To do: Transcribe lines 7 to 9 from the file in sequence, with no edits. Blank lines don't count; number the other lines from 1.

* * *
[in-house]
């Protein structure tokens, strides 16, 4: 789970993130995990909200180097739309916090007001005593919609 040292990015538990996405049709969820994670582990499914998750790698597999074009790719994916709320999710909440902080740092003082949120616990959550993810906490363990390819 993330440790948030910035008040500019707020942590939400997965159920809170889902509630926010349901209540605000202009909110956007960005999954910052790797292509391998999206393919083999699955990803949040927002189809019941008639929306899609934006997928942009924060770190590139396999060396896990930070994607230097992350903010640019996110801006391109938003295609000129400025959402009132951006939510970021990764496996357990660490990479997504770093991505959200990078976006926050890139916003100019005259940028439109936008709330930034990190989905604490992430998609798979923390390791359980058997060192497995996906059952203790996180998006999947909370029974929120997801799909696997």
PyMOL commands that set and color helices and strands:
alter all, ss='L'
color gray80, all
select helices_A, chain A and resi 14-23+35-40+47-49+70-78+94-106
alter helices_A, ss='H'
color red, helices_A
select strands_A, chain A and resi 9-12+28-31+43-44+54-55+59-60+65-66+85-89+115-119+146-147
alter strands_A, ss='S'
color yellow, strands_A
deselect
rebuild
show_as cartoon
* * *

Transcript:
alter helices_A, ss='H'
color red, helices_A
select strands_A, chain A and resi 9-12+28-31+43-44+54-55+59-60+65-66+85-89+115-119+146-147